What if automakers could design their next popular vehicle in minutes for a fraction of the cost? That’s what General Motors and the MIT Sloan School of Management explored in a recent study, using a neural network to analyze data collected from GM clinics to determine what makes an attractive vehicle. By inputting images and scores given by attendees, the AI software trained itself to output an aesthetic rating for a given image. The program was able to predict with remarkable accuracy how consumers would rate vehicles, achieving a 74% agreement rate.
Next, the program used this information to design new vehicles that would score high aesthetically, based on parameters such as “make it Chevy-like.” Interestingly, some of the designs generated by the AI were strikingly similar to vehicles sold by automakers in 2020, despite the fact that they were not in the automaker’s lineup in 2014.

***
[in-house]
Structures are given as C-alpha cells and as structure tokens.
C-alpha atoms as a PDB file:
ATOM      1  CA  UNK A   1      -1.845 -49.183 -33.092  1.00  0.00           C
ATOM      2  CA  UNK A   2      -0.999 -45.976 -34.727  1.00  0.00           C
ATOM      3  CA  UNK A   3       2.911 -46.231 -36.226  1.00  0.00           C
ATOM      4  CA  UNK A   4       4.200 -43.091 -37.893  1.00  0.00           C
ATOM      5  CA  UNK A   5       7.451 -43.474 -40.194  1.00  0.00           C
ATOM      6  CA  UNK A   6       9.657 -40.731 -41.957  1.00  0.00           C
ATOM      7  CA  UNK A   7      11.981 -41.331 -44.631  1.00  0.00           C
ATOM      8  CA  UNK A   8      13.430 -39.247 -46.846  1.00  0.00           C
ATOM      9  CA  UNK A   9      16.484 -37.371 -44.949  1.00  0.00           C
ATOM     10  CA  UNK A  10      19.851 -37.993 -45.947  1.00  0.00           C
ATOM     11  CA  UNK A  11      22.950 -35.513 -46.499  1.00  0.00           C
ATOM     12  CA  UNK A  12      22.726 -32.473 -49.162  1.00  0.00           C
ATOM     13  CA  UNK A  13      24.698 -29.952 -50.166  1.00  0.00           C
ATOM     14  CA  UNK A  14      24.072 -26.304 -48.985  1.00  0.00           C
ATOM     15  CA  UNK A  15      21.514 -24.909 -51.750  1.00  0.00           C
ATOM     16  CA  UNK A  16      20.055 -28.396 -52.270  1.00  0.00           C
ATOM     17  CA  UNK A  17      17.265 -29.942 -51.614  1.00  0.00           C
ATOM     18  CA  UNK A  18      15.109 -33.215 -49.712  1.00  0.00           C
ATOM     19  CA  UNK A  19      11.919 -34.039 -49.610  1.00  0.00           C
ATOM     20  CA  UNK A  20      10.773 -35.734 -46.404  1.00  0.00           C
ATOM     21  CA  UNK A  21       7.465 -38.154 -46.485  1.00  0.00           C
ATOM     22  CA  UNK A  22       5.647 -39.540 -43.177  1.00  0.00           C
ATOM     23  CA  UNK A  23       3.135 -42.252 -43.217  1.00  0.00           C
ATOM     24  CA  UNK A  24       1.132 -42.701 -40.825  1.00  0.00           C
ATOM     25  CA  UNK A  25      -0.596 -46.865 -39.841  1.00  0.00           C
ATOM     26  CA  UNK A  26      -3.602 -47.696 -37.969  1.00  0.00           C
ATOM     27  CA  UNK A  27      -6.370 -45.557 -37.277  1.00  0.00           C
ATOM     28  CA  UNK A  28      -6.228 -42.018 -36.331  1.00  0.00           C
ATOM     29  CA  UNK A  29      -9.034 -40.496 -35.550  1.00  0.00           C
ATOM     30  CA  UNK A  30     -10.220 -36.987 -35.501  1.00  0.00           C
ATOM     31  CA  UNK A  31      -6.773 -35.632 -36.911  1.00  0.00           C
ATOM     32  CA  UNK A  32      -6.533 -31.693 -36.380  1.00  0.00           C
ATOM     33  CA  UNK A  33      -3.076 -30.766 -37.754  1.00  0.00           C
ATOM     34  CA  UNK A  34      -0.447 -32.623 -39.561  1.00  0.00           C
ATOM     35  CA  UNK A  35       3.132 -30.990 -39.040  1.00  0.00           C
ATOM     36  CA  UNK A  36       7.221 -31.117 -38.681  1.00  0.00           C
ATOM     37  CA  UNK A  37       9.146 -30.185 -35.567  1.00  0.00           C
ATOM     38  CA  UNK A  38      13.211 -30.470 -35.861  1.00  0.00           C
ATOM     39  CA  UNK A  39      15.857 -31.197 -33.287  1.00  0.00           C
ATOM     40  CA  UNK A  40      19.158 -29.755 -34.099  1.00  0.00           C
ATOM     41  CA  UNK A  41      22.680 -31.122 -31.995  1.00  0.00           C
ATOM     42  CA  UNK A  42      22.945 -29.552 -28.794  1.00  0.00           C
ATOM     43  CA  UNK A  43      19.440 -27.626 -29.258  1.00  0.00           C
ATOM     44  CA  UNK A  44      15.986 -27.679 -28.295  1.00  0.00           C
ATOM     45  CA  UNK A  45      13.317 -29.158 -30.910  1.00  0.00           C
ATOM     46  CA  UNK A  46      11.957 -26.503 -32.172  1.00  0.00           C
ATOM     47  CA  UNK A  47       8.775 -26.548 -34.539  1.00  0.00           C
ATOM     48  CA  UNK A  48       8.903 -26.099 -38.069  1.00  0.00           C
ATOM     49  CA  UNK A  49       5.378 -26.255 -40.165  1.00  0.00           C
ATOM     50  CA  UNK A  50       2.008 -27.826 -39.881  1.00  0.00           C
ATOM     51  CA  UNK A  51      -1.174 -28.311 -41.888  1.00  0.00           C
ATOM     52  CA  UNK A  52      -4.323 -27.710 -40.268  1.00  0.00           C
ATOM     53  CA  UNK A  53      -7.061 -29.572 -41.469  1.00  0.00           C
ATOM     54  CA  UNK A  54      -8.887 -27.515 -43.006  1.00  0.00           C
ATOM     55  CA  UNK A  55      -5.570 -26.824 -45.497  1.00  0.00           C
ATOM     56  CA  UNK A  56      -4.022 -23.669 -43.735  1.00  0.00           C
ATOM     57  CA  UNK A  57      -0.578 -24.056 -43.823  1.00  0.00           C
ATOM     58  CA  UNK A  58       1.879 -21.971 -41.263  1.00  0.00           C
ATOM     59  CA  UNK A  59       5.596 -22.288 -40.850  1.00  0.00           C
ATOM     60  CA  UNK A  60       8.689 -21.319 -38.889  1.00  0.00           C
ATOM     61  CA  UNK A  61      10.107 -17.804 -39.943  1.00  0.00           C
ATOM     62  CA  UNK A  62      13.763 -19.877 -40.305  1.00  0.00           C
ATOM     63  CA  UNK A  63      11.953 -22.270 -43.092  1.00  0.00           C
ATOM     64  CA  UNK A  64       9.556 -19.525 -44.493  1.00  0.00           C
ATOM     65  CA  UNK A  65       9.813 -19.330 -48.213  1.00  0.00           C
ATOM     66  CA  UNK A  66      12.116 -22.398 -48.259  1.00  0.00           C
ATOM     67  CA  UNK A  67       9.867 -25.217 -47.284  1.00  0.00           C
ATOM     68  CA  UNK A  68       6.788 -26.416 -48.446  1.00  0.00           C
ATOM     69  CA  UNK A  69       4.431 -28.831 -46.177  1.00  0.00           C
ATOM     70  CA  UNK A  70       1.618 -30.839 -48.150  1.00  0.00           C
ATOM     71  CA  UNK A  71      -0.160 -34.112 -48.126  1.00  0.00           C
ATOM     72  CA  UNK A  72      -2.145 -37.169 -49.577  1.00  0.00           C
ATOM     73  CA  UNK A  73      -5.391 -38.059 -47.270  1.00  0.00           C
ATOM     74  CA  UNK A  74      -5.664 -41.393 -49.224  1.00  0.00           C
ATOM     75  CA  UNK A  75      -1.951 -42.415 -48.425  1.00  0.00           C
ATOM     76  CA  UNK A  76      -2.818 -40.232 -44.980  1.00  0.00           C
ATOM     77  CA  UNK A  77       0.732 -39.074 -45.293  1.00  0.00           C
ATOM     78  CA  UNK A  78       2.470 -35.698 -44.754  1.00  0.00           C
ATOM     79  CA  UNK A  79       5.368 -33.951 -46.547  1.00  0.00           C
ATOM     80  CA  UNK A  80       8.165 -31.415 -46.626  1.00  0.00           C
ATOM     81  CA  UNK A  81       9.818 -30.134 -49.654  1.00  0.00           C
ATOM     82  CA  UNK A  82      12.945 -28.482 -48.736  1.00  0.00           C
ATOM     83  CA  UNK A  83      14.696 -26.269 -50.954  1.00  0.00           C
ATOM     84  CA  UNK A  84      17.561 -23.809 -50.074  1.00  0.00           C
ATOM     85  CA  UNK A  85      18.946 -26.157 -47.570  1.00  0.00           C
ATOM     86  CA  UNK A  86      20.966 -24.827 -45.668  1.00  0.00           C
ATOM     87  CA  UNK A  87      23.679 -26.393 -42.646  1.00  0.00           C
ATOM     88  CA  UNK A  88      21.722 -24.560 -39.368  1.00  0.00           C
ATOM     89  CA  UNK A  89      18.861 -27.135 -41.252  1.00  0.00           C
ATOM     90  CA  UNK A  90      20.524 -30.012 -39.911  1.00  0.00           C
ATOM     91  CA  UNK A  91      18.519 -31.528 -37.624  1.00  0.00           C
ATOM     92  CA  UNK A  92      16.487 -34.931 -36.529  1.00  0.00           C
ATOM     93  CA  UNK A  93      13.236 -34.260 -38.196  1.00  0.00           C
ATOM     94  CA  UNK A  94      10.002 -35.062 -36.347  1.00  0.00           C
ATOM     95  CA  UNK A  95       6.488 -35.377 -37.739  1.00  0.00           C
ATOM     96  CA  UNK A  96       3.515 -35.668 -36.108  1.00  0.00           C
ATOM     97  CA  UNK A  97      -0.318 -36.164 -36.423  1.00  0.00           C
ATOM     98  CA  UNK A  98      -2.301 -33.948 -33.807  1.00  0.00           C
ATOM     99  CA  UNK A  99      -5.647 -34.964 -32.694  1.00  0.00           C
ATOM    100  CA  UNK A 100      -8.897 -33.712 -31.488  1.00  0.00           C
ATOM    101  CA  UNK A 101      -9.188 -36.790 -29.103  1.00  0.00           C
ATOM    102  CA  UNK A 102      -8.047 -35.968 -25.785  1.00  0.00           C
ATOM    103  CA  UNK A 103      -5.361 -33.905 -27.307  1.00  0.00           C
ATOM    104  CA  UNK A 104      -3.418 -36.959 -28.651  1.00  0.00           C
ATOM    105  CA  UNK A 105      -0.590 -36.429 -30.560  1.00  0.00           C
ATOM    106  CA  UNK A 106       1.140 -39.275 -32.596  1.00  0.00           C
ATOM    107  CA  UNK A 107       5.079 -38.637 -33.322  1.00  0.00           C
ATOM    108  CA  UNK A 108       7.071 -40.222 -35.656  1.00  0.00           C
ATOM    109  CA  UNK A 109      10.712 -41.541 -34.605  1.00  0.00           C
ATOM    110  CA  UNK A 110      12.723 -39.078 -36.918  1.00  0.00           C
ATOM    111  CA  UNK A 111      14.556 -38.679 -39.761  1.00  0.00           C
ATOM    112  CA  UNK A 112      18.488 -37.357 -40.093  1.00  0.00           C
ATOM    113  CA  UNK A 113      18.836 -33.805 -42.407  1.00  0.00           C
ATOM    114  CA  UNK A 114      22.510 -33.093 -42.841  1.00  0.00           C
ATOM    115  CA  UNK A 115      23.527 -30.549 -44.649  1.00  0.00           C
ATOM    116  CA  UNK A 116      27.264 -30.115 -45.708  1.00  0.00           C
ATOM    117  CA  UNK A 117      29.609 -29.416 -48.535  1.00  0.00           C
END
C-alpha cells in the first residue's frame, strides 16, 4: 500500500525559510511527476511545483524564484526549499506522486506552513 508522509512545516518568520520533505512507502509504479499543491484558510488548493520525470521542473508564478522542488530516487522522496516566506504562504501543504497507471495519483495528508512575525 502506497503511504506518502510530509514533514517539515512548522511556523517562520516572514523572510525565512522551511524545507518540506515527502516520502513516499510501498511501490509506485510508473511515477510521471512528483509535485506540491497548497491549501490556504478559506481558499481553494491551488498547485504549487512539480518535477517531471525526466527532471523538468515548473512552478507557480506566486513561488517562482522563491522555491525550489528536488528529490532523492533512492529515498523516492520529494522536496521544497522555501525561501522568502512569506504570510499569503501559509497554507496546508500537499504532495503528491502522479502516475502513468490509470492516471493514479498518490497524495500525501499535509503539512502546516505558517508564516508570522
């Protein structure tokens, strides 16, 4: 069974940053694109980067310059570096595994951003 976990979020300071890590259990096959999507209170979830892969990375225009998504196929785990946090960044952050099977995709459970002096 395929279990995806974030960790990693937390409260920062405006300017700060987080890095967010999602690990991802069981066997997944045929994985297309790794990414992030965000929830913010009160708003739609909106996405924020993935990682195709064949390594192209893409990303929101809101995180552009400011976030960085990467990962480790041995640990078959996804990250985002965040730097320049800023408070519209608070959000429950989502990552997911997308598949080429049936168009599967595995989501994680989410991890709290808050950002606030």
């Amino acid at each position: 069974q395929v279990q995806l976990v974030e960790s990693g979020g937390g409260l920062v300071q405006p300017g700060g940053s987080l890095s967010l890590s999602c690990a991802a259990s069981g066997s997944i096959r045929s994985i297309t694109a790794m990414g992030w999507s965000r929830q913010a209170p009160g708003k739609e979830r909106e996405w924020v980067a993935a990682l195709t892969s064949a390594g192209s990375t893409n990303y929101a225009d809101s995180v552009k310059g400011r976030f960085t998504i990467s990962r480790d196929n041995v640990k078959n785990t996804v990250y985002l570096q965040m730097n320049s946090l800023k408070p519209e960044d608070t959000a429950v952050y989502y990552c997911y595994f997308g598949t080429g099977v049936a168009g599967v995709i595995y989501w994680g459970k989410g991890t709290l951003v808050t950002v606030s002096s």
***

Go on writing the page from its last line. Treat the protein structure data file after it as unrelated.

While the use of generative technology in design is fast emerging, ArtCenter College of Design professor Chris Chapman cautions that it can lead to derivative designs that lack originality. He suggests that AI can be a useful tool in the design process, providing inspiration and unexpected ideas to work with, but it is ultimately up to the artists to inject originality into the final product.
Despite the software’s potential, it is not yet ready for prime time. The tool requires an expert to operate, and further development work will be needed to commercialize it. In the short run, however, MIT Sloan marketing professor John Hauser believes that the rating software can be helpful in guiding a design’s direction. By using AI to ensure that a design is aesthetically pleasing, designers can create iconic models that stand the test of time.
By Impact Lab